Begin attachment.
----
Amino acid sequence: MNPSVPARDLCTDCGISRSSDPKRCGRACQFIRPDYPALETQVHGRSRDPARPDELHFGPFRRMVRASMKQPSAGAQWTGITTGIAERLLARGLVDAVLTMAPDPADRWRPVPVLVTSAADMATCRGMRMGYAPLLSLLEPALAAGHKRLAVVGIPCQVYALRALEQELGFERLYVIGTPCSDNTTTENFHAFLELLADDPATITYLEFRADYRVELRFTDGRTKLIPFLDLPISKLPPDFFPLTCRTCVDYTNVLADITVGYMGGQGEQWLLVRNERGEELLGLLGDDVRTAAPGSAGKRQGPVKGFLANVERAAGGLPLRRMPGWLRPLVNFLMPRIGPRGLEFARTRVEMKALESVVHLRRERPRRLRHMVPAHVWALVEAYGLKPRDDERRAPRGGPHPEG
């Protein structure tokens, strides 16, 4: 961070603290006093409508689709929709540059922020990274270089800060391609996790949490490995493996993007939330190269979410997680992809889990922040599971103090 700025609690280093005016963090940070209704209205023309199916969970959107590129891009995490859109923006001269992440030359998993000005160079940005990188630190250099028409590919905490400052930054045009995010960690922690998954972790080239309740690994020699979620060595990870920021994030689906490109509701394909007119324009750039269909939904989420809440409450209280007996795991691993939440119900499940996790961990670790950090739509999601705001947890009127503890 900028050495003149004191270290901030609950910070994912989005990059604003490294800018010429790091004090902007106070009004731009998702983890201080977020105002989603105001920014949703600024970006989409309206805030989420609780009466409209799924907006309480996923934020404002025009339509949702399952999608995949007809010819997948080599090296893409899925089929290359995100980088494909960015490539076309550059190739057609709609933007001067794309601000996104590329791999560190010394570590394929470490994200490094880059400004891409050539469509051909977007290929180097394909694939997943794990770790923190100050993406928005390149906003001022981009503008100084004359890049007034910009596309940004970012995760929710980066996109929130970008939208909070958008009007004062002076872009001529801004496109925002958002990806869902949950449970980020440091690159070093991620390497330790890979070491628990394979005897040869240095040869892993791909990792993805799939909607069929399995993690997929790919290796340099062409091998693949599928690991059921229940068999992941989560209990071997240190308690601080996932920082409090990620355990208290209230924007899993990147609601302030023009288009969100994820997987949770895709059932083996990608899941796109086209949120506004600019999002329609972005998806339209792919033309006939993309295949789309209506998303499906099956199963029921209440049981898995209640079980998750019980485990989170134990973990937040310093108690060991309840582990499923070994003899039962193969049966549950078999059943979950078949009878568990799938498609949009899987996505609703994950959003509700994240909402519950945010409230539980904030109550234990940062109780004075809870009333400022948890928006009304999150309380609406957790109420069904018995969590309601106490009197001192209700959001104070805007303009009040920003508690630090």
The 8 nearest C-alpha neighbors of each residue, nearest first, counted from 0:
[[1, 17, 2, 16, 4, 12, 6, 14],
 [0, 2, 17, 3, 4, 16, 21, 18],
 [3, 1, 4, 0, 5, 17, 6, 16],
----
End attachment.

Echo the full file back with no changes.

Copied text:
Amino acid sequence: MNPSVPARDLCTDCGISRSSDPKRCGRACQFIRPDYPALETQVHGRSRDPARPDELHFGPFRRMVRASMKQPSAGAQWTGITTGIAERLLARGLVDAVLTMAPDPADRWRPVPVLVTSAADMATCRGMRMGYAPLLSLLEPALAAGHKRLAVVGIPCQVYALRALEQELGFERLYVIGTPCSDNTTTENFHAFLELLADDPATITYLEFRADYRVELRFTDGRTKLIPFLDLPISKLPPDFFPLTCRTCVDYTNVLADITVGYMGGQGEQWLLVRNERGEELLGLLGDDVRTAAPGSAGKRQGPVKGFLANVERAAGGLPLRRMPGWLRPLVNFLMPRIGPRGLEFARTRVEMKALESVVHLRRERPRRLRHMVPAHVWALVEAYGLKPRDDERRAPRGGPHPEG
């Protein structure tokens, strides 16, 4: 961070603290006093409508689709929709540059922020990274270089800060391609996790949490490995493996993007939330190269979410997680992809889990922040599971103090 700025609690280093005016963090940070209704209205023309199916969970959107590129891009995490859109923006001269992440030359998993000005160079940005990188630190250099028409590919905490400052930054045009995010960690922690998954972790080239309740690994020699979620060595990870920021994030689906490109509701394909007119324009750039269909939904989420809440409450209280007996795991691993939440119900499940996790961990670790950090739509999601705001947890009127503890 900028050495003149004191270290901030609950910070994912989005990059604003490294800018010429790091004090902007106070009004731009998702983890201080977020105002989603105001920014949703600024970006989409309206805030989420609780009466409209799924907006309480996923934020404002025009339509949702399952999608995949007809010819997948080599090296893409899925089929290359995100980088494909960015490539076309550059190739057609709609933007001067794309601000996104590329791999560190010394570590394929470490994200490094880059400004891409050539469509051909977007290929180097394909694939997943794990770790923190100050993406928005390149906003001022981009503008100084004359890049007034910009596309940004970012995760929710980066996109929130970008939208909070958008009007004062002076872009001529801004496109925002958002990806869902949950449970980020440091690159070093991620390497330790890979070491628990394979005897040869240095040869892993791909990792993805799939909607069929399995993690997929790919290796340099062409091998693949599928690991059921229940068999992941989560209990071997240190308690601080996932920082409090990620355990208290209230924007899993990147609601302030023009288009969100994820997987949770895709059932083996990608899941796109086209949120506004600019999002329609972005998806339209792919033309006939993309295949789309209506998303499906099956199963029921209440049981898995209640079980998750019980485990989170134990973990937040310093108690060991309840582990499923070994003899039962193969049966549950078999059943979950078949009878568990799938498609949009899987996505609703994950959003509700994240909402519950945010409230539980904030109550234990940062109780004075809870009333400022948890928006009304999150309380609406957790109420069904018995969590309601106490009197001192209700959001104070805007303009009040920003508690630090």
The 8 nearest C-alpha neighbors of each residue, nearest first, counted from 0:
[[1, 17, 2, 16, 4, 12, 6, 14],
 [0, 2, 17, 3, 4, 16, 21, 18],
 [3, 1, 4, 0, 5, 17, 6, 16],